Make some fresh pasta, kick off festival season with a new kind of event, get a free baking lesson and score some last-minute treats for Mom this weekend. Then keep reading for future events to plan for, plus ongoing online happenings.
Friday, May 8
If you haven't yet made it in to Attimo's tasting room (it just opened in January), now you can get a peek when you pick up your Pasta Party package.
Starting Friday, May 8, new Denver winery Attimo
, at 2246 Larimer Street, is bringing on Rebel Bread baker/owner Zach Martinucci for a series of online classes that will pair perfectly with Attimo's Italian varietals. Every Friday through May 29, the Pasta Party series tackles a different fresh pasta or bread recipe. First up: northern Italian flatbreads tigella and piadina, followed by hand-rolled pasta (you'll learn ten different shapes), gnocchi and sfoglia. Each class is $30 (including instruction and recipes); you can also add on ingredient kits, snacks and side dishes for $2 to $12, and bottles of wine starting at just $15. Sign up on Attimo's website
Saturday, May 9
Yes, you're stuck inside, and yes, you've reached the end of the Internet. But that doesn't mean you can't still have fun online. The Front Porch Festival kicks off what would have been the start of festival season on Saturday, May 9, with a full day of music, art, food and drink — all of it streaming online from 8 a.m. to 11 p.m. For $25, you'll get access to cooking demos of seared squash with Honduran sofrito from chef Edwin Sandoval of Xatrucho; chocolate hazelnut babka from Safta pastry chef Liliana Myers; beer and wine tastings from Joyride Brewing and Infinite Monkey Theorem (beverages aren't included, but they're available for pre-order); a cocktail hour led by Death & Co.'s head bartender, Alex Jump, that focuses on maximizing your home bar; and more. See the entire lineup and purchase your ticket on the Front Porch Festival website
Sunday, May 10
Getting ready for the Long I Pie virtual bake club.
Long I Pie
Coronavirus hasn't been kind to anyone, but among the many groups being hit hard by the ravages of the current health crisis are procrastinators. Gone are the days of frantically searching the Internet late Saturday night for brunch restaurants that might
have walk-in availability on Mother's Day. The new normal includes pre-ordering several days (if not more) in advance, which renders day-before planning difficult, if not impossible. Still, we've rounded up a few more options for last-minute celebrations. American Elm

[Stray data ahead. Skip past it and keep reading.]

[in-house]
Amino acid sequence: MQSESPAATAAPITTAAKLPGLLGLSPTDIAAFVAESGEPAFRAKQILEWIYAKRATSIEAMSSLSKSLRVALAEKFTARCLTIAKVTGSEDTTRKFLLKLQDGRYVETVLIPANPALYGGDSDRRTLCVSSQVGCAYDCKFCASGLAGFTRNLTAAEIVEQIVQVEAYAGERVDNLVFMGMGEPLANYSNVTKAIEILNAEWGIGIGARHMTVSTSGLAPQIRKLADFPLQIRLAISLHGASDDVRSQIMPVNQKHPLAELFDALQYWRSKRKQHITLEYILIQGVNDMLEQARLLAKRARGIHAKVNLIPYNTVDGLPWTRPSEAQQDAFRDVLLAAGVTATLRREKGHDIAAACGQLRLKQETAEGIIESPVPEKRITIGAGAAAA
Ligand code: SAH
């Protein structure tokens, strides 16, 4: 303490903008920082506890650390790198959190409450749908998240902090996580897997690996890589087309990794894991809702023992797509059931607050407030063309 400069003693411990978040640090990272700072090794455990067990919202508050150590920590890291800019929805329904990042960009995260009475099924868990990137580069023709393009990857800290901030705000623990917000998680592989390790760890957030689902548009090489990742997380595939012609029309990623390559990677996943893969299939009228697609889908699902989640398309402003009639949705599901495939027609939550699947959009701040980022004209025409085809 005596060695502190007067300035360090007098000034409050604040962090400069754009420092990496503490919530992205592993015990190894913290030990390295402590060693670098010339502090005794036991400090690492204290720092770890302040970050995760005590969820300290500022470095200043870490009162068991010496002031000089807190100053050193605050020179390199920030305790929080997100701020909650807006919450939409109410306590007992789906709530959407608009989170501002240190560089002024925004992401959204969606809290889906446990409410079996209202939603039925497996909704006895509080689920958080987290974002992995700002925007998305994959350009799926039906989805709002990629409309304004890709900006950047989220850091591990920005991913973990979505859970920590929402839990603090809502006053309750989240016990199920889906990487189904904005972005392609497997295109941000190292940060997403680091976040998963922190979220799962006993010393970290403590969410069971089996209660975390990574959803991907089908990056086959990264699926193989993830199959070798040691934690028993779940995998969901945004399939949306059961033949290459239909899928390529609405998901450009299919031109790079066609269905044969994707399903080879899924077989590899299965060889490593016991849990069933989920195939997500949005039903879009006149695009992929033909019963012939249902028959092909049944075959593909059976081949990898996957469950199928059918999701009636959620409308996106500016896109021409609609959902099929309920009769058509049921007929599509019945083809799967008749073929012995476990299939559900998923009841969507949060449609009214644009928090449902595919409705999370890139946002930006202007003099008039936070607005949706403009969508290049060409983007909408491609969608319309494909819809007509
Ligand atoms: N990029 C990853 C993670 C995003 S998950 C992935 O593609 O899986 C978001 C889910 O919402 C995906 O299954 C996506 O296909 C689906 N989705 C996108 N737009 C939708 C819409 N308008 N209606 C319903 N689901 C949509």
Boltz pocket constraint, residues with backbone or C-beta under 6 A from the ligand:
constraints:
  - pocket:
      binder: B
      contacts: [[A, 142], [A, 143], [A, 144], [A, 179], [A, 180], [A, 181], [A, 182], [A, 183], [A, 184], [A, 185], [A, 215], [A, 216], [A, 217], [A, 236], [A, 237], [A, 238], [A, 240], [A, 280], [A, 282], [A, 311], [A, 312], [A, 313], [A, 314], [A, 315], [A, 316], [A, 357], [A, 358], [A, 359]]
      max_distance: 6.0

, 4132 West 38th Avenue, is offering its brunch package for pre-order through 5 p.m. on Friday, May 8 (c'mon, man — you have to plan a little bit)
; brunch for two ranges from $50 to $105 depending on whether you opt for just food (quiche, a giant cinnamon roll, bacon, hash and fresh fruit) or add flowers, mimosas or both; there are also four-person options starting at $95. You have until Saturday, May 9, to order brunch for takeout from The Feedery
, 900 East Hampden Avenue, plus you'll get 10 percent off your meal (eggs Benedict, salad and blackberry tart, $18 per person) if you order a hanging plant. Finally, order a Mother's Day brunch box ($160) filled with a flower bouquet, bagels, salmon, cream cheese, granola and fixings, box of chocolates, bottle of bubbly and OJ from Denver Central Market's website
through (gasp!) Sunday; you can pick it up at the market at 2669 Larimer Street.
Long I Pie
owner Shauna Lott Harman has been peddling pies for years, but has had to hit pause because of the current pandemic. Despite the shutdown, Harman still makes sure her love of baking gets shared with anyone who wishes to bask in it, even if she isn't doing much baking right now. Each Sunday from 1 to 2 p.m., Harman is hosting a free virtual baking class on Zoom, where's she's turned out carrot whoopie pies, homemade Oreos, biscuits, cornbread and more; upcoming classes will include soft pretzels, pizza dough and cookies. To sign up, email [email protected]
or message Long I Pie's Facebook page
and you'll receive a link to the class.
Thursday, May 14
Denver Bazaar looks different in 2020.
Cook Street School of Culinary Arts
had recently moved into new digs at 43 West Ninth Avenue when COVID-19 shuttered the dining rooms of restaurants and bars across the state. While we're still waiting (and waiting...and waiting) for guidance on when businesses will be allowed to reopen, Cook Street has reopened with a slate of online classes that have been selling out. Its next class, A World of Taste: Thai Online, is scheduled for Thursday, May 14, at 6 p.m. and still has a few slots available. The menu includes satay with peanut sauce, fried rice, vegetarian yellow curry, and Thai basil and coconut ice cream. Tuition is $45 per person and includes ingredients for one, recipes and a Zoom live stream. Sign up on Cook Street's website
, where you can also see upcoming classes in case you miss out on this one.
Popular pop-up shopping destination Denver Bazaar has had to rethink its business model — after all, tipsy shopping and close talking in a bustling market space aren't exactly copacetic these days. So the bazaar has teamed up with local producers and restaurants to shift operations online while giving consumers the same access to local food, drink and handmade items. Visit Denver Bazaar's website
to order farmers' market items, cocktails and family meals, then schedule your pick-up location and time. Current locations are Highland Tap & Burger
(2219 West 32nd Avenue) on Thursdays from 3 to 7 p.m.; Sloan's Lake Tap & Burger (1565 North Raleigh Street) Fridays from 3 to 8 p.m.; and Belleview Station Tap & Burger (4910 South Newport Street) Sundays from 11 a.m. to 3 p.m. The market is looking to add more items and locations, so stay tuned to its website; also note that orders must be placed no later than 6 p.m. on Tuesday for the current week.
Keep reading for ongoing online events every day of the week....